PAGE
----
The question for marketers is whether it could work even better. Although marketers are starting to use the customer magazine as an integral part of their marketing mix, there is still evidence that this sector is largely unexploited.

One of the most visible areas of improvement in these titles over the past ten years is in the value of the product on offer.

Marketers have woken up to the value that a glossy, informative magazine can bring to the marketing mix. According to magazine producers, the average magazine can cost up to 60p per copy to produce for a circulation of over 1 million. Less than 1 million and the cost rises to over 1, which once postage, stationery, design and editorial costs are added on, obviously takes a hefty part of the marketing budget. But observers say that it’s worth it.

As Graham Lake, managing director of magazine publisher TPD, puts it: “Any customer magazine has to be at least as good as newsstand magazines. The minute we as an industry believe we can get away with not producing something as good as a bookstand title, we are finished.

“We are presenting information to readers. We are intruding on them, in a way, by going through their letterbox. You have to make sure it’s something they want to read.”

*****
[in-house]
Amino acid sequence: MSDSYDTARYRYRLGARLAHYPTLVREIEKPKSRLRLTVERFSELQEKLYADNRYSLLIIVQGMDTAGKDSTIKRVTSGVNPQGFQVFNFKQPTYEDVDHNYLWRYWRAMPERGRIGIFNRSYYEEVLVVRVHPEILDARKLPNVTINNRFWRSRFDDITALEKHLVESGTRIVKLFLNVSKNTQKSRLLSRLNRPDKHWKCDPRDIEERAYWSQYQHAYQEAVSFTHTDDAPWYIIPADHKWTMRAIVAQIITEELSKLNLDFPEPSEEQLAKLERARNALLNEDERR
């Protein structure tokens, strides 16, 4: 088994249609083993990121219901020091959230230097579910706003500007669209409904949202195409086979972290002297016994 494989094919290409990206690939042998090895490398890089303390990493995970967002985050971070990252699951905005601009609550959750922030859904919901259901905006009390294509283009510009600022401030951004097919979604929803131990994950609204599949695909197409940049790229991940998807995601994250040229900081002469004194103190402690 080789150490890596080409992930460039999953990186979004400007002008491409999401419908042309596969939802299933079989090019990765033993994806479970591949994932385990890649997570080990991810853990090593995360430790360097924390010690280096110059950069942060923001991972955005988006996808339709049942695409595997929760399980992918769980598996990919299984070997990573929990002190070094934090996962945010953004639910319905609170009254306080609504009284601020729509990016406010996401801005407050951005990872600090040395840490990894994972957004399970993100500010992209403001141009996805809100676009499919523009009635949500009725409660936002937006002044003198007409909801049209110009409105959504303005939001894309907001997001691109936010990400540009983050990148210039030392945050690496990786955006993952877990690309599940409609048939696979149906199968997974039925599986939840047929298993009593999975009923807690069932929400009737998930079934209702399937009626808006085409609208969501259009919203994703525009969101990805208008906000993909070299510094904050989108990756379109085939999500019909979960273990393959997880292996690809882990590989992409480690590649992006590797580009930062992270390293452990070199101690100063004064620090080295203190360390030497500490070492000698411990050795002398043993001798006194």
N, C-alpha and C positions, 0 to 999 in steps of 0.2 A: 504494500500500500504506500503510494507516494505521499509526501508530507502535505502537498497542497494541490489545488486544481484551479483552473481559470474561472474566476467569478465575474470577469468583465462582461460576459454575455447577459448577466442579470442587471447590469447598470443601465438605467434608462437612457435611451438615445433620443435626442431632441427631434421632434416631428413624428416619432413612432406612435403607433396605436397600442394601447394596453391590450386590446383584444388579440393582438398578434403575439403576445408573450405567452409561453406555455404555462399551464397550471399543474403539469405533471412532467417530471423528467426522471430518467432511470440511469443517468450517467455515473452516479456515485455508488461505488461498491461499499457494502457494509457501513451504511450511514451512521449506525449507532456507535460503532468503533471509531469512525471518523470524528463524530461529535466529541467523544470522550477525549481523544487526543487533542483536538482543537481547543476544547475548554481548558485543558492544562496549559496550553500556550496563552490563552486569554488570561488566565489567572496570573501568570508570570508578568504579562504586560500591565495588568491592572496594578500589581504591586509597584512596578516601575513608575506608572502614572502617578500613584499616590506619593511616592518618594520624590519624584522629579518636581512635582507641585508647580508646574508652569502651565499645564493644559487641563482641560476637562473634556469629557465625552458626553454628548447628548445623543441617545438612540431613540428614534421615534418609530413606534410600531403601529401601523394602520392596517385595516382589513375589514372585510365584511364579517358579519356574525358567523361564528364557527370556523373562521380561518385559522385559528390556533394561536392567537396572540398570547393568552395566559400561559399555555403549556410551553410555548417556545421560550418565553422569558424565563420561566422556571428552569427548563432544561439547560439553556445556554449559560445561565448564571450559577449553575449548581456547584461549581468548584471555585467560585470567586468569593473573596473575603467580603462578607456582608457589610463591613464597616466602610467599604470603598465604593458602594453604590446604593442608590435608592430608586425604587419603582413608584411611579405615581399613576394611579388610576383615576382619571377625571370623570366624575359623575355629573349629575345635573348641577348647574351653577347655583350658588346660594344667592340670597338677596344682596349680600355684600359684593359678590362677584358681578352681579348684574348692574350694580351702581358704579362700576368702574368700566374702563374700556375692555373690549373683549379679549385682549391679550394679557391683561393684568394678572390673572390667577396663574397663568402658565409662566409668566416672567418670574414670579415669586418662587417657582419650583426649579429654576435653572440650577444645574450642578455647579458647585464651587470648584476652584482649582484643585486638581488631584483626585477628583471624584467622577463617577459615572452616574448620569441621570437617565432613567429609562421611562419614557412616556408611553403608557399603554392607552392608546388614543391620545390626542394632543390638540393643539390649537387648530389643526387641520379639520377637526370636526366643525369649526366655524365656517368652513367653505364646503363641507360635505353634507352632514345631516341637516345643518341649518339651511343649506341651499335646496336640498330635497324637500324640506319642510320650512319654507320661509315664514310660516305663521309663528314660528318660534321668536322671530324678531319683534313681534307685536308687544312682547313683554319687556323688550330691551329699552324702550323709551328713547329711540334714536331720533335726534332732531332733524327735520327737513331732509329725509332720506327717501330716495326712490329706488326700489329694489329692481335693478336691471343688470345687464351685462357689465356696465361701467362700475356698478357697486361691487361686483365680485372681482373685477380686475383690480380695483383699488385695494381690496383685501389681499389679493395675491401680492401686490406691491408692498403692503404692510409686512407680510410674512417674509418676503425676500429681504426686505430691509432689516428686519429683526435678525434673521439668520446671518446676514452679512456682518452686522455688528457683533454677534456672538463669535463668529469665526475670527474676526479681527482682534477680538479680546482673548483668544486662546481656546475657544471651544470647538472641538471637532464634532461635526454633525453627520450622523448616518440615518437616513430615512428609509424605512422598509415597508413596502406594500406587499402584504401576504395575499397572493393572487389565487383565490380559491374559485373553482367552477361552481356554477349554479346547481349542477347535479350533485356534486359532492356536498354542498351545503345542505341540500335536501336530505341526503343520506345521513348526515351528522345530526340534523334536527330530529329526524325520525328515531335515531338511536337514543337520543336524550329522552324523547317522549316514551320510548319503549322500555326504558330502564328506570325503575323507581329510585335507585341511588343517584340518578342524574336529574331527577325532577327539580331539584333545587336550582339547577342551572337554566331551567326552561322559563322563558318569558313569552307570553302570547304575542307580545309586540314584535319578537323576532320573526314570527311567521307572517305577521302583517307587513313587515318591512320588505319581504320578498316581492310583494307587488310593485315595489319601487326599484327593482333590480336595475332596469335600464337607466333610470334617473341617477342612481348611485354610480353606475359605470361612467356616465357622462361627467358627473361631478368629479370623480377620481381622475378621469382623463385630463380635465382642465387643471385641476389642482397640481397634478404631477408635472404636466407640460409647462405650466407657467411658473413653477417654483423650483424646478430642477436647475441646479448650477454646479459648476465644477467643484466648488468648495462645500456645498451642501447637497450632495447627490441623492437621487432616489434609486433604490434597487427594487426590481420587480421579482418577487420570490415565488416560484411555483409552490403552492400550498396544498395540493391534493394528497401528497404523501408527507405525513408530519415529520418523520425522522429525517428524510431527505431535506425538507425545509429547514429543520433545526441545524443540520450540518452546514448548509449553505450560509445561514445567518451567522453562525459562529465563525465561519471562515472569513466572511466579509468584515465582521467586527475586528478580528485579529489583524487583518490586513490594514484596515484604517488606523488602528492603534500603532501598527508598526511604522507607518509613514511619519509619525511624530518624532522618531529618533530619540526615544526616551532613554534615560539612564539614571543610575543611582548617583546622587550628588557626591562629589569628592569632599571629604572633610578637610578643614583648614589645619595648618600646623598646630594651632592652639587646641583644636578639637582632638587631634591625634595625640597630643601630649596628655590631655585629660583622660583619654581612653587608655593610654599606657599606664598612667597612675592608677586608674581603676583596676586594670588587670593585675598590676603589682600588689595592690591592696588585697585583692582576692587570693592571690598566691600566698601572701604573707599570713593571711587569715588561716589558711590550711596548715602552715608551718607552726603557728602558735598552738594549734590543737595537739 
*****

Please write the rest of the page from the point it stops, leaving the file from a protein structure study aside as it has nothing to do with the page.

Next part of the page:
The industry has taken this on board. Recent customer magazine redesigns include BA’s Business Life (Premier again) which has taken on a more contemporary look and feel. The AA Magazine, published by Redwood, made the decision last summer to drop straight company plugs in its articles for more general motoring features.

But magazines could go further, say observers. One of the areas which many feel is under-exploited is the technology that is available today in terms of digital printing and database analysis.

There are some efforts at using technology in the market. Apple Computer, as you may expect from a technology evangelist, uses technology to tailor magazines. Its Education Interface magazine is produced in five languages. Each carries a local inner supplement tailored for the individual country, and a common outer section deals with broad pan-European issues. TPD handles all Apple’s contract publishing.

Barclaycard’s Addition’s magazine, produced by The Publishing Team, carries advertising which is tailored according to what sex the recipient is. A female appears on the NordicTrack exerciser in the version for women, while men are presented with a reassuring image of a butch type similarly happy to work out.

The Heinz database also caters for the needs of the individual with its At Home magazine. Magazines for mothers-to-be are sent out in four stages. One magazine targets women four months before they give birth, another version targets new mothers, and two more are targeted at mothers whose children are in later stages of development. Each carries specific offers and editorial. Magazines are also able to change rapidly if Government nutritional advice changes, says Heinz.